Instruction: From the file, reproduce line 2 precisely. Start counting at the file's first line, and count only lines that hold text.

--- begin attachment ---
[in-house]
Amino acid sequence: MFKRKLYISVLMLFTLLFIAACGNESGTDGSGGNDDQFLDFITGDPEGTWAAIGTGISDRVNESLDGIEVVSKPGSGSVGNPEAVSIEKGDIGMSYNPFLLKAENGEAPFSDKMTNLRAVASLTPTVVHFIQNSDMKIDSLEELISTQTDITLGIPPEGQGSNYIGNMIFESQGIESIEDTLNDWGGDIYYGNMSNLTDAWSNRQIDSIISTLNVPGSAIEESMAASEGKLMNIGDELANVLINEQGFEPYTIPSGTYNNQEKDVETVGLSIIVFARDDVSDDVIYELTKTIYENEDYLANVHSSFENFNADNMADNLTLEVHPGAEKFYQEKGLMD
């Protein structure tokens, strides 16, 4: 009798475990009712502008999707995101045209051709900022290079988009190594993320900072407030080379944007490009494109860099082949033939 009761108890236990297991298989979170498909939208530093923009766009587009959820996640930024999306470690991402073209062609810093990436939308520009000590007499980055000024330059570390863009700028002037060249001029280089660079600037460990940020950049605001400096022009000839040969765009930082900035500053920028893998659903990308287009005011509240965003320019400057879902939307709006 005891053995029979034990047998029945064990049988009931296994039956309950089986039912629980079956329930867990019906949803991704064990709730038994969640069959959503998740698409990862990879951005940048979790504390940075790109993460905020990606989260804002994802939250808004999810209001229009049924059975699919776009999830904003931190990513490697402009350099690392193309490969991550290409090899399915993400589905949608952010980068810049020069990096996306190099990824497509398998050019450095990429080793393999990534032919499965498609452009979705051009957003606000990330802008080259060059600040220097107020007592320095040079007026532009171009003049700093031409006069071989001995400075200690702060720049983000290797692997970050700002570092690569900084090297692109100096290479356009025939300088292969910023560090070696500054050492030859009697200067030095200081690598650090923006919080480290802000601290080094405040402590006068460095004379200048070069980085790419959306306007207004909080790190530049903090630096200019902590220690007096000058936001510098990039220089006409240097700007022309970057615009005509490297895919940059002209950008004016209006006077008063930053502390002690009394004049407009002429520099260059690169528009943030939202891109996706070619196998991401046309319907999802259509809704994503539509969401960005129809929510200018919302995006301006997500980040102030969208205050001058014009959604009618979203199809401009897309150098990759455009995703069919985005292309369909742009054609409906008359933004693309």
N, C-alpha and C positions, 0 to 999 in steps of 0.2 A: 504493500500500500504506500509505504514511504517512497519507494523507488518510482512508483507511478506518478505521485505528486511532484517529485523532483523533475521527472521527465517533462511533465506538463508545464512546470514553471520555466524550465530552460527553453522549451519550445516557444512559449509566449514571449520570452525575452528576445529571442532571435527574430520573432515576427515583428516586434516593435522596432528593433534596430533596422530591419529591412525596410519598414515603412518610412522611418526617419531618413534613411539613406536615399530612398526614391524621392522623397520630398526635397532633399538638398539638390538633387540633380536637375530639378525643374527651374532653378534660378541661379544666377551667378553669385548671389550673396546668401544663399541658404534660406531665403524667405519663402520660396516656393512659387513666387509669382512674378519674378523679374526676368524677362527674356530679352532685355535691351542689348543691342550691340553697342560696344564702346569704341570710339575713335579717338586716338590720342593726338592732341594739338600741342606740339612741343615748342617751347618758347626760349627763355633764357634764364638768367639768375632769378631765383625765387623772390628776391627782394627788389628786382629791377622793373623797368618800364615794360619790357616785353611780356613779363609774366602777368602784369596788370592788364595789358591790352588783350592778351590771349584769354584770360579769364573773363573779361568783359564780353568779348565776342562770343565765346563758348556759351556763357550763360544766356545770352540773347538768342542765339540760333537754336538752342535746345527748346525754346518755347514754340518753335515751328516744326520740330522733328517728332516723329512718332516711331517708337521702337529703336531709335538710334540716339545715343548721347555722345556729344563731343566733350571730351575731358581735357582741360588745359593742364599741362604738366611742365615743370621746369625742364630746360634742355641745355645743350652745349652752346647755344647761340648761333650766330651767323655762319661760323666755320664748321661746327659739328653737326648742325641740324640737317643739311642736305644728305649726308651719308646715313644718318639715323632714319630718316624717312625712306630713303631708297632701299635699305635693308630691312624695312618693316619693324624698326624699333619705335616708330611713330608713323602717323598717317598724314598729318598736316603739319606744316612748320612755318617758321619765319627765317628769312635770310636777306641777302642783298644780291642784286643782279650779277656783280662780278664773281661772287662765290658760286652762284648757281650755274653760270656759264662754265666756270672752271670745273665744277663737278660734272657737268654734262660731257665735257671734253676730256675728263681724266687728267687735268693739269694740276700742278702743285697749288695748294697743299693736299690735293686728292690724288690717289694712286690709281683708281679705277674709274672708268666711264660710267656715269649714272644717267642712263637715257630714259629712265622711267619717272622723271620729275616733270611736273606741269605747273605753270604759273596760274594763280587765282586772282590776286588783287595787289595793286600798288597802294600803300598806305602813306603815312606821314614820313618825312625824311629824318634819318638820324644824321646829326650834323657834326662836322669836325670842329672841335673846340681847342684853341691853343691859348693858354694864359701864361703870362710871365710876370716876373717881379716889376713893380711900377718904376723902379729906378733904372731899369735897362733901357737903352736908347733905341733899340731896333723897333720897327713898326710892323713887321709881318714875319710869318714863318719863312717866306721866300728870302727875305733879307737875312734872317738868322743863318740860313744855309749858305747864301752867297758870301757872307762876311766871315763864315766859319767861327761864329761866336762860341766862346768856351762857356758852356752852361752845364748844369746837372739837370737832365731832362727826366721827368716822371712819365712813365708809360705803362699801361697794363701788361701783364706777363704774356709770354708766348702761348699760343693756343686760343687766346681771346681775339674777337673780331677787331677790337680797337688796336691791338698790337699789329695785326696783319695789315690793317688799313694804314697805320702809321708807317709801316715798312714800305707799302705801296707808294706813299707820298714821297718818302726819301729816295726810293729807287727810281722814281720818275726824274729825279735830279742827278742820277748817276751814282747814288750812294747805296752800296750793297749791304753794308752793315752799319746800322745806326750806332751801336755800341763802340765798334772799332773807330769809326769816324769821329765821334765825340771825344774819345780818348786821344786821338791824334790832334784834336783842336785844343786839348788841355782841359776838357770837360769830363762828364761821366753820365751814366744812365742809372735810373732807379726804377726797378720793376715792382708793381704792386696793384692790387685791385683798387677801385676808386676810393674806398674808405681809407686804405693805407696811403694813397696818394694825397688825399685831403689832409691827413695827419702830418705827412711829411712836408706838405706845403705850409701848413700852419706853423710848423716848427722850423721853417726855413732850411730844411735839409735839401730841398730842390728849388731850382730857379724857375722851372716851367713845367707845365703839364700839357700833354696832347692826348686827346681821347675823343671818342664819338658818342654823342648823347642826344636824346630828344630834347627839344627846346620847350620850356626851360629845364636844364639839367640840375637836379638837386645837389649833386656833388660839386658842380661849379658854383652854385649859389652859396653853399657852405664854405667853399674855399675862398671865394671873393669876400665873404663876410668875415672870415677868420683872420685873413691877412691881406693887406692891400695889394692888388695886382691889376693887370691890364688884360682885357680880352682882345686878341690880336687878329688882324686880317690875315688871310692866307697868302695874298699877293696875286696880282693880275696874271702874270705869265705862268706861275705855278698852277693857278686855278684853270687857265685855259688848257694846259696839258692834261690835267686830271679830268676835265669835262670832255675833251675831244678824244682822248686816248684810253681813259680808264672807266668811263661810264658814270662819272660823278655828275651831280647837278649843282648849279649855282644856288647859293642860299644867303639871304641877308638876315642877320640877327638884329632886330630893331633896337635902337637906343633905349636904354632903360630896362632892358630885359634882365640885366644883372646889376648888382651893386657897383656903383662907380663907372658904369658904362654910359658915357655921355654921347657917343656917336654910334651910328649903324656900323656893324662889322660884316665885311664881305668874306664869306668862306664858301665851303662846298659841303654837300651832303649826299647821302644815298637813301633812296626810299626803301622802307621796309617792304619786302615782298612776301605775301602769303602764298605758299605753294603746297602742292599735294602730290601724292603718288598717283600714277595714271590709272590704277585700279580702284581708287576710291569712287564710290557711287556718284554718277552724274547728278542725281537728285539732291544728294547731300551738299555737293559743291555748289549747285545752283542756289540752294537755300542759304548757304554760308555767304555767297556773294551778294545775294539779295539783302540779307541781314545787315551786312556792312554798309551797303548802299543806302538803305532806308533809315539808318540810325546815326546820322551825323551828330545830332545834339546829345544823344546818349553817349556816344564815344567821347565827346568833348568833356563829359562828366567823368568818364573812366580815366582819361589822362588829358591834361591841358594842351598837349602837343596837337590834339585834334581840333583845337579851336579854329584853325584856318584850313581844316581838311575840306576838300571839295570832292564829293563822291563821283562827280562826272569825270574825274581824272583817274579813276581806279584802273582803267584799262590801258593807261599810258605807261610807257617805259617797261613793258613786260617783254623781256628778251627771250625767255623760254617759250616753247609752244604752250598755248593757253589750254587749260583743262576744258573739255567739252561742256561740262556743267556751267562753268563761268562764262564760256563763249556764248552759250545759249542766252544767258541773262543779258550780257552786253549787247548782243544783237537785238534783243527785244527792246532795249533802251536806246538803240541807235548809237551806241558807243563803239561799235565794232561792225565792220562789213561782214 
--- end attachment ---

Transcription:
Amino acid sequence: MFKRKLYISVLMLFTLLFIAACGNESGTDGSGGNDDQFLDFITGDPEGTWAAIGTGISDRVNESLDGIEVVSKPGSGSVGNPEAVSIEKGDIGMSYNPFLLKAENGEAPFSDKMTNLRAVASLTPTVVHFIQNSDMKIDSLEELISTQTDITLGIPPEGQGSNYIGNMIFESQGIESIEDTLNDWGGDIYYGNMSNLTDAWSNRQIDSIISTLNVPGSAIEESMAASEGKLMNIGDELANVLINEQGFEPYTIPSGTYNNQEKDVETVGLSIIVFARDDVSDDVIYELTKTIYENEDYLANVHSSFENFNADNMADNLTLEVHPGAEKFYQEKGLMD